Peter Baker directs Pew’s ocean conservation work in New England. He leads the campaign to establish science-based annual catch limits, strong monitoring programs and accountability in fisheries such as groundfish (cod, haddock, flounder), Atlantic herring, and other small schooling species that serve as food for larger fish and marine mammals. His work with elected officials, decision makers, the public, the media and the fishing industry has helped him understand the diverse constituencies that desire sustainable stocks and guide the campaign’s policy work.
Before joining Pew, Baker was campaign director of the Cape Cod Commercial Hook Fishermen’s Association. His responsibilities included campaign design and implementation, educating government officials, media relations and public speaking. In his five-year tenure, he developed the first fishery in New England to work under firm catch limits with the Georges Bank Hook Sector, a fishermen-run, community-based harvesting coop. He also led initiatives that created the Purse Seine/Fixed Gear Only Area in the Gulf of Maine for the Atlantic herring fishery, and defeated efforts to change the Magnuson-Stevens Fishery Conservation and Management Act to allow allocation of fish quotas to short-side processors.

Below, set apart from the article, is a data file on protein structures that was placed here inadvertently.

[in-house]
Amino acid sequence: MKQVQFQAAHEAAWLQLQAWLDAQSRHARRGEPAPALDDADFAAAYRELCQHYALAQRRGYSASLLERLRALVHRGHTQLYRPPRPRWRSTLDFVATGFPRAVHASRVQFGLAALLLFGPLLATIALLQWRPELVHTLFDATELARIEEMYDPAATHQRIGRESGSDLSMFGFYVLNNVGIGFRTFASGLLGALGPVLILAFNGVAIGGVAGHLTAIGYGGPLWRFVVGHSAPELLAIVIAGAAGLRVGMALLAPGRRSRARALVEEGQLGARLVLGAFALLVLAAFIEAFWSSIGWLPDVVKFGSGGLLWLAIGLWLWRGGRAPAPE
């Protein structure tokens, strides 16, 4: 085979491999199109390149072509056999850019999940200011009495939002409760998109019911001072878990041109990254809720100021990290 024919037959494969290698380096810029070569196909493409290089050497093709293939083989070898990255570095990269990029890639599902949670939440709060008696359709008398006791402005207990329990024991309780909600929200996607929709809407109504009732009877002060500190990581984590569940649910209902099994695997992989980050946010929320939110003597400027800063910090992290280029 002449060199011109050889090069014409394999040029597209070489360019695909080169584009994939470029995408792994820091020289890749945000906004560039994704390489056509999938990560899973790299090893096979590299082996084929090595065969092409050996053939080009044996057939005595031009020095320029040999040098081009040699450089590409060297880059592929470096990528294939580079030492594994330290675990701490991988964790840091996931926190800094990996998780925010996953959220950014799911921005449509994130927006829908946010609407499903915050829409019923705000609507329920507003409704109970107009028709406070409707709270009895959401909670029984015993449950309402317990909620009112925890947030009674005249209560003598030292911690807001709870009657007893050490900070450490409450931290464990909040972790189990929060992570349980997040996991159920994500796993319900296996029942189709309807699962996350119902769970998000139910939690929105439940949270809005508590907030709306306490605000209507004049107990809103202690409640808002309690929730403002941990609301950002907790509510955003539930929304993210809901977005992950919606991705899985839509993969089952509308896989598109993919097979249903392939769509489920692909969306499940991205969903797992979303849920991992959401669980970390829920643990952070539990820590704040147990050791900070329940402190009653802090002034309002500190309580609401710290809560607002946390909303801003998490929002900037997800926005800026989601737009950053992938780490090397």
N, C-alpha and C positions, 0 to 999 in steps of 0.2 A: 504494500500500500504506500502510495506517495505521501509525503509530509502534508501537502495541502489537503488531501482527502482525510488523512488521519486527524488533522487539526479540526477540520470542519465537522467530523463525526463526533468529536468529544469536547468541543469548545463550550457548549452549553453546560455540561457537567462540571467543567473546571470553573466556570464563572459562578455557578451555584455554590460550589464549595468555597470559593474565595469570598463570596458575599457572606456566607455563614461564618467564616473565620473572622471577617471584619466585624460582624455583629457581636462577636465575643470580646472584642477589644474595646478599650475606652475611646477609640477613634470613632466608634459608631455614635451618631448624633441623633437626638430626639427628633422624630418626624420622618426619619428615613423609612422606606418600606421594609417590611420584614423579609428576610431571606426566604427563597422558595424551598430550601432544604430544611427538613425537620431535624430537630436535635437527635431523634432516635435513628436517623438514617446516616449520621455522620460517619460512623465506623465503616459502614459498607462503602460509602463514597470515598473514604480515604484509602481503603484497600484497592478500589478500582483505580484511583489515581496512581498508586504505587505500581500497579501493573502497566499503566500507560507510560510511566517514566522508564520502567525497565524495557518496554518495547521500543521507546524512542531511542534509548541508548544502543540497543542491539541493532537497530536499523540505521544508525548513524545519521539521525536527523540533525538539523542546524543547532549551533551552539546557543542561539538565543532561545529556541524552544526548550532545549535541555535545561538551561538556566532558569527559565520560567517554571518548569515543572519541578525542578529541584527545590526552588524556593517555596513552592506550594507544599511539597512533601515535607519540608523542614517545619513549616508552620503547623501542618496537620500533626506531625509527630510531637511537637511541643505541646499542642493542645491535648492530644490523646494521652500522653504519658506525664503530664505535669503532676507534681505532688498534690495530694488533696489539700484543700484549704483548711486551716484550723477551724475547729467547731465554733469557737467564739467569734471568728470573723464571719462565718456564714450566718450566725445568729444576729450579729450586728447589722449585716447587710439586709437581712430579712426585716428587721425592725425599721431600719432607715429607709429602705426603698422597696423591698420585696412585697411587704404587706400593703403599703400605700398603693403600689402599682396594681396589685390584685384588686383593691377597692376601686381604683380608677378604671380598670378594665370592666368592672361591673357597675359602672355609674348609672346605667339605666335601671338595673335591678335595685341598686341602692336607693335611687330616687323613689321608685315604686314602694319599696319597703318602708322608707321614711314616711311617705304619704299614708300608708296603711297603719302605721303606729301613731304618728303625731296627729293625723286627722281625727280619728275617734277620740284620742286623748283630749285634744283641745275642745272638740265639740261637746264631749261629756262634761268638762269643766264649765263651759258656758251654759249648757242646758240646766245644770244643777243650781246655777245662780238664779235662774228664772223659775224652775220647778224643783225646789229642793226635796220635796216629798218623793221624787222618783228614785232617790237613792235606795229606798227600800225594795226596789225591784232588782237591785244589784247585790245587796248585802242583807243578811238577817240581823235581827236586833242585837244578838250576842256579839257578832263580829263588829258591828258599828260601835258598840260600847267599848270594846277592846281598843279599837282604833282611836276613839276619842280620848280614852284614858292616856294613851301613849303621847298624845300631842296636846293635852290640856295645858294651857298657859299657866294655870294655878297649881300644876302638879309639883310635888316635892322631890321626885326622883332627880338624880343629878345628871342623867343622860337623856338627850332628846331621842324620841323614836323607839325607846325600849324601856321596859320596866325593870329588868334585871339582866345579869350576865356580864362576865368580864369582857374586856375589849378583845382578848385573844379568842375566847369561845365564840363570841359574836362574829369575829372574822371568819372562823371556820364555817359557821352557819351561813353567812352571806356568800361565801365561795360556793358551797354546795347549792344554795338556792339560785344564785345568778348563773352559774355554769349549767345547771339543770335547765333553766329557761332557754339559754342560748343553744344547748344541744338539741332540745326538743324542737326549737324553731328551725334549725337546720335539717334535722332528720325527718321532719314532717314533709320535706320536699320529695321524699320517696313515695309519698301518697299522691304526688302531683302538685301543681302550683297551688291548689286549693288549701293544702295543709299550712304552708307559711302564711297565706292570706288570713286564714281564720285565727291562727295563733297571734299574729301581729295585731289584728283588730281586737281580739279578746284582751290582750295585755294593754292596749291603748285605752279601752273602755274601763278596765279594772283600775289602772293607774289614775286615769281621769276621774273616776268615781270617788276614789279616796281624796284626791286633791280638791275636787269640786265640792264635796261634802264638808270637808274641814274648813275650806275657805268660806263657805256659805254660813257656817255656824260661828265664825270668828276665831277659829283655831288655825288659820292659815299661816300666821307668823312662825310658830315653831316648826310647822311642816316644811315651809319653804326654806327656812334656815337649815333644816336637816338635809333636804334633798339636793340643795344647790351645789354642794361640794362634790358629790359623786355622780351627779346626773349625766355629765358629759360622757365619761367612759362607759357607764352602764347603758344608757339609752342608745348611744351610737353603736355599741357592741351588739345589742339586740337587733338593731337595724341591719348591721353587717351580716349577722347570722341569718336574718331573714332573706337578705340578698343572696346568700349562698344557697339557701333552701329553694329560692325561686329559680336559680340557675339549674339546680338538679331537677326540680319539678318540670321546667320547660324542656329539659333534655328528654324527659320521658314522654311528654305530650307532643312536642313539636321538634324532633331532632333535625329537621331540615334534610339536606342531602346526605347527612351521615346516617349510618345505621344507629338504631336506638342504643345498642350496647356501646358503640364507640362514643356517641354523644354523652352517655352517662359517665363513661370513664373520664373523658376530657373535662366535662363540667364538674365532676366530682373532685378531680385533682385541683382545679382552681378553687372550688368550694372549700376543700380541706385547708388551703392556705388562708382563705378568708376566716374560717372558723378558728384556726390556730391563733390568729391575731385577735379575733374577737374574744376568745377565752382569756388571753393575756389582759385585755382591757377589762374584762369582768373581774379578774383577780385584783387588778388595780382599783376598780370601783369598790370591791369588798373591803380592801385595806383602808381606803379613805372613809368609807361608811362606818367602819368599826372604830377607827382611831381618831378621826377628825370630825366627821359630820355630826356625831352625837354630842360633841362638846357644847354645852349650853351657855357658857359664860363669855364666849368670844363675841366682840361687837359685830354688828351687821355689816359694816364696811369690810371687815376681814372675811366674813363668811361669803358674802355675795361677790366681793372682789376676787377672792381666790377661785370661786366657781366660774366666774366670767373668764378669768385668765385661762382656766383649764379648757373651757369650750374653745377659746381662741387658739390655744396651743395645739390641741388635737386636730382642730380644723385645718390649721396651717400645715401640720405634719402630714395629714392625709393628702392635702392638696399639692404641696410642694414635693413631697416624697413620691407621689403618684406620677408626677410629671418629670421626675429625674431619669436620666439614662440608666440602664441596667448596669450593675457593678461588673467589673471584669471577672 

Earlier, Baker held positions with the Sierra Club in North Carolina and Vermont and was its organizer for the Environmental Public Education Campaign. He was also press secretary for Sam Neill’s congressional race, managed Peter Clavelle’s campaign for mayor of Burlington, Vermont, and was field director for the Citizen Labor and Electricity Coalition.
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Officials in the mid-Atlantic region are considering important and much-needed protection for some 39,000 square miles of U.S. territory, an area larger than Delaware, Maryland, and New Jersey combined. But it’s not a place that you or I have ever visited. Read More
With its rich fishing history, bountiful ocean resources, and long record of leadership in marine science, New England should be the flagship U.S. fisheries management region. Instead, it is mired in an ongoing crisis that threatens the viability of the fish and the fishing communities that helped build the region's economy. Read More